Approval granted for more than 650 apartments beside St Anne’s Park in Dublin

An Bord Pleanála gives permission for Raheny development despite Council opposition

 

North Dublin residents are considering legal action against An Bord Pleanála’s decision to grant permission for more than 650 apartments, in blocks up to nine storeys tall, beside St Anne’s Park in Raheny, Dublin.

The board approved the development by Crekav, a subsidiary of developer Pat Crean’s Marlet Property Group, of 657 apartments along with almost 500 parking spaces on former playing fields east of St Paul’s College beside the park, despite opposition from Dublin City Council and locals.

The controversial apartment-only scheme replaced earlier plans for houses and apartments on the site, which had been the subject of a High Court challenge by local residents and environmentalists.

The number of homes in the new scheme will be 20 per cent greater than previously planned. Local residents and politicians had contended that the earlier plans for 536 houses and apartments constituted overdevelopment of the site.

A residents’ group, called I Love St Anne’s, said it was “very surprised” by the board’s decision. “We are meeting with our legal team tomorrow to review our options with regard to a judicial review.”

In April 2018, An Bord Pleanála granted permission for 104 houses and 432 apartments on the St Paul’s College site but the decision was the subject of a High Court challenge, by Clonres CLG – representing residents from the Clontarf area and two environmentalists.

It was the first challenge to a decision made under the State’s new fast-track planning system. Under this regime large-scale housing applications are determined directly by the board, not local authorities.

The High Court determined the application should be returned to the board to allow it to reconsider matters and make a fresh order on the planning application.

The board’s subsequent decision to refuse permission reflected legal points raised in the court challenge regarding European environmental directives, specifically relating to the potential impact on bird species, notably Brent geese.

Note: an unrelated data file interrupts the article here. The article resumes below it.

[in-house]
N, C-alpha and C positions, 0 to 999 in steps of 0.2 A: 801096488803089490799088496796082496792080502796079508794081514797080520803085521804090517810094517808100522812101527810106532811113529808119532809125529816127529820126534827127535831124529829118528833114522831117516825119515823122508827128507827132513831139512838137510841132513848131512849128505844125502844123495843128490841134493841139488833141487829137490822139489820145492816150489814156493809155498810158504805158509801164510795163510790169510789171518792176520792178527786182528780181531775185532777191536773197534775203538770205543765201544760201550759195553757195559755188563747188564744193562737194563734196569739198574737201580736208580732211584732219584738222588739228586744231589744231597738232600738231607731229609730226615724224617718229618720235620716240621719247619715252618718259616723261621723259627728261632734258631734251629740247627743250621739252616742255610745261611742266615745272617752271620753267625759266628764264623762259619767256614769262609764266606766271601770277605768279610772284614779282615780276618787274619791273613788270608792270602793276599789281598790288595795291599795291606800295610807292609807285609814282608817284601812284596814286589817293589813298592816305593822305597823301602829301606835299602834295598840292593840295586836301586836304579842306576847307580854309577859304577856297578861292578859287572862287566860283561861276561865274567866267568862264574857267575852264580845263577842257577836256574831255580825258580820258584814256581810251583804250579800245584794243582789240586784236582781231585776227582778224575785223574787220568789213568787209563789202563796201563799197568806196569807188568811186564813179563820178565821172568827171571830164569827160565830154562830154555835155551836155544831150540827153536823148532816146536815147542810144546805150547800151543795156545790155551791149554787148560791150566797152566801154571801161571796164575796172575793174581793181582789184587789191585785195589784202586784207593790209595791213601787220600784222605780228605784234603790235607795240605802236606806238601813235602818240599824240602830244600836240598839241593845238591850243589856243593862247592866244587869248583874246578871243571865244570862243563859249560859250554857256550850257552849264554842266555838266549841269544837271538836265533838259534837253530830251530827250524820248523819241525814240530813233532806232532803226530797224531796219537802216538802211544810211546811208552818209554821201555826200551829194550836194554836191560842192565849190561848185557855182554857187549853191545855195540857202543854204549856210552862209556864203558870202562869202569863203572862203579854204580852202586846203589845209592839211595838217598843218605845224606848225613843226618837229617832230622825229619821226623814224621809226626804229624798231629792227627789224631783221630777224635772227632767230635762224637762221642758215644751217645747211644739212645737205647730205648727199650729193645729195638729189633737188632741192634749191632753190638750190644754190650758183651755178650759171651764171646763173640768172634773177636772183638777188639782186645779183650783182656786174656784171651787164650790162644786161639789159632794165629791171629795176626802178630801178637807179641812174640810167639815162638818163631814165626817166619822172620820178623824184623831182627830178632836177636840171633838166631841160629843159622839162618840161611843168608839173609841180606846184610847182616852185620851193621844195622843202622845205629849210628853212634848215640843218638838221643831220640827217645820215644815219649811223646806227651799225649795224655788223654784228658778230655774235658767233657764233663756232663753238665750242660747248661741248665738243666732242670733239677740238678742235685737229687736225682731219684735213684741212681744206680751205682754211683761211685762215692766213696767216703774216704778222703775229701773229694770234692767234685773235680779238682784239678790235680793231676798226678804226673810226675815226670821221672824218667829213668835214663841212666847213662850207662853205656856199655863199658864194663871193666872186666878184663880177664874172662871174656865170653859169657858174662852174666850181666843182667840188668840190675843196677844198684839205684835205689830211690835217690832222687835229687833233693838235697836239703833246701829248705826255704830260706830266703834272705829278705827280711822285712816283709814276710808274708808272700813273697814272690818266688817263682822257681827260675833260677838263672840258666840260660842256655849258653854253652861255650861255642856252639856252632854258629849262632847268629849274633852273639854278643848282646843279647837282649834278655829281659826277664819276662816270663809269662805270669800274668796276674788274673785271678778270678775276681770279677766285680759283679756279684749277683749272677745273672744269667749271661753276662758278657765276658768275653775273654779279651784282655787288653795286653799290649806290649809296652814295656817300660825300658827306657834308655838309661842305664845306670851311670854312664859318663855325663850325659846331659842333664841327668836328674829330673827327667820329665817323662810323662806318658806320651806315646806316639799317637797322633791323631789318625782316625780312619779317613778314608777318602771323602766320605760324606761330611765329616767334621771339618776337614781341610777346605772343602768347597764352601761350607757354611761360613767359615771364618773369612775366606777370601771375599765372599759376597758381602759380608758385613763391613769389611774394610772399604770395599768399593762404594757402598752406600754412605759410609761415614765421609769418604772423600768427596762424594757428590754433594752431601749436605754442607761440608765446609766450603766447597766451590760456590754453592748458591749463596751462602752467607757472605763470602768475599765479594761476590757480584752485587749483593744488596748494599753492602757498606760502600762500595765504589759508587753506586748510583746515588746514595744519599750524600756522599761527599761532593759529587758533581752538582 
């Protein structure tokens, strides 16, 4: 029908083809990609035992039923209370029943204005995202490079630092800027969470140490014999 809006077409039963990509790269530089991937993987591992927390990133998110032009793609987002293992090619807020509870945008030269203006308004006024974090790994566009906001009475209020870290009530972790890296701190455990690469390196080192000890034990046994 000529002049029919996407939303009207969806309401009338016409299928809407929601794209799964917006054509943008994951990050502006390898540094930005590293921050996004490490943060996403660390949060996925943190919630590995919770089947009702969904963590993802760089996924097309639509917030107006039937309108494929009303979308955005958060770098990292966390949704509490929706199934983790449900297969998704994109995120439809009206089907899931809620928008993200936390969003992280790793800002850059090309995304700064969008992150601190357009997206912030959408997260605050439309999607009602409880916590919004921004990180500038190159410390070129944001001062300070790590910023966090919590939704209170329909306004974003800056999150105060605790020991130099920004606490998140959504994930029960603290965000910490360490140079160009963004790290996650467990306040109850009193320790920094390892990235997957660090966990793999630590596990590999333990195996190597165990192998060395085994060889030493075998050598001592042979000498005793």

The company said the new apartment scheme was the result of a “tri-partite meeting” with the board and Dublin City Council and also reflected the removal last December by Minister for Housing Eoghan Murphy of caps on building heights through the issuing of new “guidelines” to local authorities.

However, council chief executive Owen Keegan asked the board to refuse permission for the apartments. In a letter to the board he said the scheme was not consistent with the Dublin City Development Plan 2016-2022 and with the proper planning and sustainable development of the area.

The application documents had “not demonstrated that the evidence given supports the assertion that no impact arises to the populations of protected Brent goose, black-tailed godwit or curlew of Dublin Bay”.

In its ruling on Tuesday the board said it had considered the issue of the geese and their habitat but was “satisfied that the proposed development would not adversely affect the integrity” of the surrounding conservation areas.

The board also said the scheme “would not seriously injure the residential or visual amenities of the area or of property in the vicinity” and “would respect the existing character of the area”.

A spokesman for Marlet welcomed the decision. “At a time of severe housing shortage in Dublin it opens the way for the provision of 657 badly needed homes, close to the city, served by excellent public transport links.”